New Delhi, Oct 4: Monthly cable TV bill will come down for millions of households from December 1, with the government today fixing a ceiling on maximum charges for various categories of cities.
The new rates for ordinary subscribers come into force in the whole country excepting some limited areas where the Conditional Access System is in operation, the Telecom Regulatory Authority of India(TRAI) said in a tariff amendment order issued today.
In cities in the A and A1 category which includes all the four metros plus Hyderabad and Bangalore, the ceiling is Rs 160 for 30 Free to Air(FTA) Channels and up to 20 pay channels. These charges exclude taxes.
The charge will go up to Rs 200 if the number of pay channels goes up to 30. For up to 45 pay channels, the charge will be Rs 235 and for more than 45, the maximum charge is Rs 260.
In all cases, 30 FTAs will be provided. Those subscribers who opt for only FTAs, will pay a maximum charge of Rs 77 excluding taxes.
These charges will also apply to the A category cities like Ahmedabad, Jaipur, Lucknow, Pune, Kanpur and Nagpur.
The ceiling for the above four combinations for B1 and B2 cities will be Rs 140, Rs 170, Rs 200 and Rs 220 respectively. These cities include Allahabad, Agra, Bhopal, Coimbatore, Amritsar and Patna.
For other cities, the maximum charges for the four combinations will be Rs 130, Rs 160, Rs 185 and Rs 200 respectively.
The formulation in respect of commercial subscribers like three-star and above hotels has not been modified.
TRAI said the Telecommunication(Broadcasting and Cable) Services Second Tariff (Eights Amendment) Order, 2007 was aimed at protecting the interest of consumers.
Originally, the existing tariff order stipulated that the charges paid for cable services will not be increased beyond the level prevailing as on December 26, 2003.
Subsequently, an increase of seven per cent in these charges was allowed from January 1, 2005. Later, another increase of four per cent was allowed from January 1, 2006. However, this increase of four per cent was stayed by TDSAT on December.20, 2005 and disposed of finally on December 21, 2006, whereby TDSAT allowed TRAI to pass appropriate order on revision of rates for subsequent period.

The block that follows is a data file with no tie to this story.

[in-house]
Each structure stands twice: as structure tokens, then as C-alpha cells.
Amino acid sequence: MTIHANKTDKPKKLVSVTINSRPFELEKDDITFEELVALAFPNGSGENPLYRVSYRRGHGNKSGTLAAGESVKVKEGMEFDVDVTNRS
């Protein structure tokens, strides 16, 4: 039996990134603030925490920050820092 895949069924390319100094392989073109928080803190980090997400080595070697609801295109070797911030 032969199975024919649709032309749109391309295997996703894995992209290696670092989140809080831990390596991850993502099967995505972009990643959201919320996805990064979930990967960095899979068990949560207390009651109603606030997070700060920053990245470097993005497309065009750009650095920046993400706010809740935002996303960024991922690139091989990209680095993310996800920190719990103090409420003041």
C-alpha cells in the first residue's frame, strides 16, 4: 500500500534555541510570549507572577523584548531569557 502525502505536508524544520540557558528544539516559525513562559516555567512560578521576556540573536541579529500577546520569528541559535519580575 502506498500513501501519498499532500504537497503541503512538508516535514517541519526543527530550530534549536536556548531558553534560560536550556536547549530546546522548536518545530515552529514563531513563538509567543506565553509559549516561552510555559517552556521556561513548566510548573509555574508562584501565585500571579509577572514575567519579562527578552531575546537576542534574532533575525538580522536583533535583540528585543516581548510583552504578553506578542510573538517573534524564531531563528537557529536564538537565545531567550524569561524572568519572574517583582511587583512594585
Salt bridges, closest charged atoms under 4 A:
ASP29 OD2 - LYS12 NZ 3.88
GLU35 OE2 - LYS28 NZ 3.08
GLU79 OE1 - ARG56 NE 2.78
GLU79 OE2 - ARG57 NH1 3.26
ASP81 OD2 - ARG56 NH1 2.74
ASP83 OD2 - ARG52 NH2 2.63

Accordingly, the tariff amendment order provides for an increase of four per cent as already decided earlier by TRAI. However, this increase will be given effect only if the service providers have not already incorporated this increase in their charges after the matter was disposed of by the Tribunal on December 21, 2006.
Even after the increase of four per cent mentioned above, the tariff amendment order provides specific ceilings for ordinary subscribers and residual commercial subscribers based on the number of channels transmitted for different categories of cities, towns and other habitations.
TRAI said the new ceilings on the monthly cable charges compare very well with those of CAS areas and DTH services due to many reasons. Firstly, requirements of mandatory billing with necessary details, issue of receipts for payments made have been provided to empower the consumers.
Broadcasters must provide all their channels on a-la-carte basis and declare a-la-carte rates to multi system operators (MSOs)/cable operators.
Bouquets of channels can also be offered. But to prevent perverse pricing and to make the a-la-carte choice effective, it has been provided that the bouquet rates and a la carte rates of channels forming part of a bouquet should satisfy the certain conditions: Sum of a-la-carte rates not to exceed 1.5 times the bouquet rate.
A-la-carte rate of each channel cannot be more than three times the average rate of the pay channel in the bouquet.
The above measure is expected to enable the MSOs/cable operators to choose channels in tune with the liking of their subscribers in the localities being served to them, and consequently to reduce the burden of cable charges on the subscribers on account of unwanted channels.
The rates of bouquets and stand alone channels as existing on December 1, 2007 cannot be increased by more than four per cent by the broadcasters.
The composition of bouquets as existing on December 1, 2007 cannot also be changed. Appropriate provisions have been made to address situations such as non-availability of channel for distribution due to termination of contractual obligations, conversion of a pay channel to FTA or vice versa.
Broadcasters can introduce new pay channels and also new bouquets consisting of new or existing pay channels and decide the prices thereof. But this will be subject to conditions for preventing perverse pricing as indicated above, and will be further subject to interventions by TRAI, based essentially on the existing principle that rates of new channels should be similar to existing similar channels.
President of the Cable Operators of India Roop Sharma hailed the TRAI order as in absolute interest of consumers.
''Now they will not have to pay for unwanted channels. Consumers can keep their bill down very easily by choosing the channels they want, which in any case does not exceed 20 in 90 per cent of families,'' she said.